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Town and Village

Residents, officials hear options for town office

NEWFANE—The voters of Newfane have three choices for what to do about the Town Office building: put an addition onto the existing structure, sell it and construct a new one next door, or continue to pour money into a leaky, drafty building.

But something must be done. This was the message conveyed to the 30 or so attendees at the first public hearing on what to do about the Town Offices.

Members of the Selectboard, town officials, and David Cotton and Robin Sweetapple from the architectural firm Cotton Design presented details and schematics on the options and fielded questions from townspeople at the May 4 public hearing at the NewBrook Fire Station.

Town officials have dealt with the building’s many issues piecemeal, but structural deficiencies remain, the presenters told attendees that night.

The building offers no privacy, the heating system is inadequate, and the roof is damaged — the ceiling leaked onto Selectboard member Mike Fitzpatrick’s head during a Board meeting last year. The siding needs work, the building isn’t compliant with the Americans with Disabilites Act (ADA) codes, and there are mechanical and electrical issues.

Board member Gary Delius said a group began working on what to do about the Town Offices in 2012, but was mostly focused on stopping the roof from leaking.

In November 2015, a full working committee was formed to address the building, Delius said.

This led to the Selectboard hiring Cotton Design to conduct a study and draw up plans.

Sweetapple shared some of her findings from the study of the current Town Office building. She said the leaky roof is not the roof’s fault. The sheathing beneath it is rippled; thus, its structural integrity is compromised and a new roof is needed.

She told attendees something the building’s employees already know: “the heat is wonky, it doesn’t do what it needs to do.” The forced hot air furnace is adequate, but disbursement is the problem.

According to a plumber she worked with, the best way to fix this is to extend the duct-work toward the exterior walls where the staff sits.

Should the town perform any work on the building, Sweetapple said, ADA compliance must be met. Although there are grab bars in the bathrooms, they — and the ramp leading to the building — are not up to current code.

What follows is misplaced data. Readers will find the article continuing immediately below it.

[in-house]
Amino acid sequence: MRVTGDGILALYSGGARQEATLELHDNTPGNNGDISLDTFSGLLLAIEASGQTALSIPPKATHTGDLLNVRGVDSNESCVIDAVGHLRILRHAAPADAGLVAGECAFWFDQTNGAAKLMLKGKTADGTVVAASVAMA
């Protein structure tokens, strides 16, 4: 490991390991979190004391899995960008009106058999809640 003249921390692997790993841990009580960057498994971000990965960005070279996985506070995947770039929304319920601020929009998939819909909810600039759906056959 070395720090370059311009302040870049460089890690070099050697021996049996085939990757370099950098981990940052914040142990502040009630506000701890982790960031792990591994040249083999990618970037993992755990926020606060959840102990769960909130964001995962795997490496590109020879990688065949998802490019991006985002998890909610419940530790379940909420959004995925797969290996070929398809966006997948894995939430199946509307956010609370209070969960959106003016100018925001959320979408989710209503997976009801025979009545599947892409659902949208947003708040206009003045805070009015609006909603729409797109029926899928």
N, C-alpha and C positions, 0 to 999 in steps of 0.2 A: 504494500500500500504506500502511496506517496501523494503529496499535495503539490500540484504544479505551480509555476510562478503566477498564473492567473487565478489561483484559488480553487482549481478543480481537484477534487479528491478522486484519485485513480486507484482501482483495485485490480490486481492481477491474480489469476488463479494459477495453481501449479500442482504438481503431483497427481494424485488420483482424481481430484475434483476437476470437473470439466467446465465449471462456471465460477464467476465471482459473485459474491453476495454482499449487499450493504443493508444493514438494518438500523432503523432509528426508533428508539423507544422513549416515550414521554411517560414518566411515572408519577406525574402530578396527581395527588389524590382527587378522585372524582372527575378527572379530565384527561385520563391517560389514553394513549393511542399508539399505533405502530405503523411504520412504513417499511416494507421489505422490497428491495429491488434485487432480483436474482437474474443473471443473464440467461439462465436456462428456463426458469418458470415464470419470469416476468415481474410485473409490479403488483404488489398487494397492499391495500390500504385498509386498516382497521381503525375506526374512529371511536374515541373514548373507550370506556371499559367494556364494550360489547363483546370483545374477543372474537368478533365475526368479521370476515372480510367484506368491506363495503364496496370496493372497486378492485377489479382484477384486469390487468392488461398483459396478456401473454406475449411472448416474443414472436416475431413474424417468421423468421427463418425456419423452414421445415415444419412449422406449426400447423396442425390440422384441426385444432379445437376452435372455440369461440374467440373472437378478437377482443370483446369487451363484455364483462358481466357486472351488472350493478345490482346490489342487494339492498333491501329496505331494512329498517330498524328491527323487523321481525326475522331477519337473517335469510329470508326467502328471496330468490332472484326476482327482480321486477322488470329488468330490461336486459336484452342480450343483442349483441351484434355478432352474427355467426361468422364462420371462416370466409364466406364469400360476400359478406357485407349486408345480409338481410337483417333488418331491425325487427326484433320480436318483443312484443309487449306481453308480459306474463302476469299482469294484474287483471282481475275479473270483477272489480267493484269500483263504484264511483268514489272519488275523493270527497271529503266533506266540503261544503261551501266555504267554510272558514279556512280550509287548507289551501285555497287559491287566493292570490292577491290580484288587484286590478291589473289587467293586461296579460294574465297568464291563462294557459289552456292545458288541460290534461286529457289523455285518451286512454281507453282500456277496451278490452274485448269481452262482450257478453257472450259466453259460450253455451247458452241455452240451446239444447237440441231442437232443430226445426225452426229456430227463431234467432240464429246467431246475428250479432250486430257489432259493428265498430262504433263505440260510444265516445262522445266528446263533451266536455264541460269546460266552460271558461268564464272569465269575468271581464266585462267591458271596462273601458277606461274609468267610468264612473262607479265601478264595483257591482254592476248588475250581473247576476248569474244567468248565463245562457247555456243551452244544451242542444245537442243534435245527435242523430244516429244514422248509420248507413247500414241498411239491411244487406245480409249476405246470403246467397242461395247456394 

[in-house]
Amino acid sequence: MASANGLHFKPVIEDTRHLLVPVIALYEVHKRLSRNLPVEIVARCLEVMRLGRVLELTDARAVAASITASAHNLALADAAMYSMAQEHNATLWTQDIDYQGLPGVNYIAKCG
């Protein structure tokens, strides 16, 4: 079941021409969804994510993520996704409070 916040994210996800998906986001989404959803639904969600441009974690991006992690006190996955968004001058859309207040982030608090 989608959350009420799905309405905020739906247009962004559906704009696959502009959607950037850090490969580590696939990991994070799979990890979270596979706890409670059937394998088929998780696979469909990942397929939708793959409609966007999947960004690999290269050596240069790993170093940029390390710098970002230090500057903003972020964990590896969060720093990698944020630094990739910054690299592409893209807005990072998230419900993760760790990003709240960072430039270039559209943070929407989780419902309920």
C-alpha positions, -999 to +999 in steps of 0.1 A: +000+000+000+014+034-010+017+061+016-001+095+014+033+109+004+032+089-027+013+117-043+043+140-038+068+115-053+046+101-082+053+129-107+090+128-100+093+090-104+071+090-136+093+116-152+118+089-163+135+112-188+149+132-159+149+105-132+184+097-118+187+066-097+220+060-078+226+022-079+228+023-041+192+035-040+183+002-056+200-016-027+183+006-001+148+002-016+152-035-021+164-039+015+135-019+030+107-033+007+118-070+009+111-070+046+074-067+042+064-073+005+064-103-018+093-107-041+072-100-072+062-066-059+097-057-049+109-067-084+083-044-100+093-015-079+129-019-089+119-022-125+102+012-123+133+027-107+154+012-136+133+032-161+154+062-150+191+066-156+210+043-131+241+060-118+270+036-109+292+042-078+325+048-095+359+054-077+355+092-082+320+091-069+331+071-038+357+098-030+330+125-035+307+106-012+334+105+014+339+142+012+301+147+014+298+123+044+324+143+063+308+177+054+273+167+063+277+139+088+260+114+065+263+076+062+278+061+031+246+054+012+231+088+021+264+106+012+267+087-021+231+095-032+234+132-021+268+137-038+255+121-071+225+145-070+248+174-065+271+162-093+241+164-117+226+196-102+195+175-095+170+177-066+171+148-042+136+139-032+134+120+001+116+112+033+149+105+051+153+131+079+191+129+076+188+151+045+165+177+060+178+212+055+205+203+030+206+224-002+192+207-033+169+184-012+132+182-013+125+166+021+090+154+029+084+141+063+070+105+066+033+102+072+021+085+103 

She also noted the vault is running out of room, and there is a mold issue in it, which could further compromise the town’s ability to store public records.

Privacy, especially in the Listers’ office, was another problem Sweetapple mentioned. “I’m not really sure how they talk on the phone” it’s so crowded, she said.

“No matter what we do, we have to do something to get [employees] what they need to do the job they do,” Sweetapple told the townspeople.

Renovations to the existing building, Cotton said, would cost about $200,000, plus another $200,000-$250,000 for the addition.

In response to a question from an attendee, Cotton noted that this proposed addition would max out the building’s footprint — it is unlikely other additions could be built.

Although one set of plans Cotton Design created would fix the building’s problems, including constructing a much-needed addition onto the back of the structure, another possibility emerged: start from scratch.

Rick Wilson recently approached town officials seeking to sell his parcel of land that abuts the Town Offices’ property to the north.

Meanwhile, Ed Druke, owner of WW Building Supply, needs more space for his business, which sits on the other side of the Town Offices. If the town could buy Wilson’s land and sell theirs to Druke, it would be a win-win-win.

“It couldn’t be better for the town” that Wilson seeks to sell and Druke seeks to buy and the Town Offices are in the middle, Cotton said.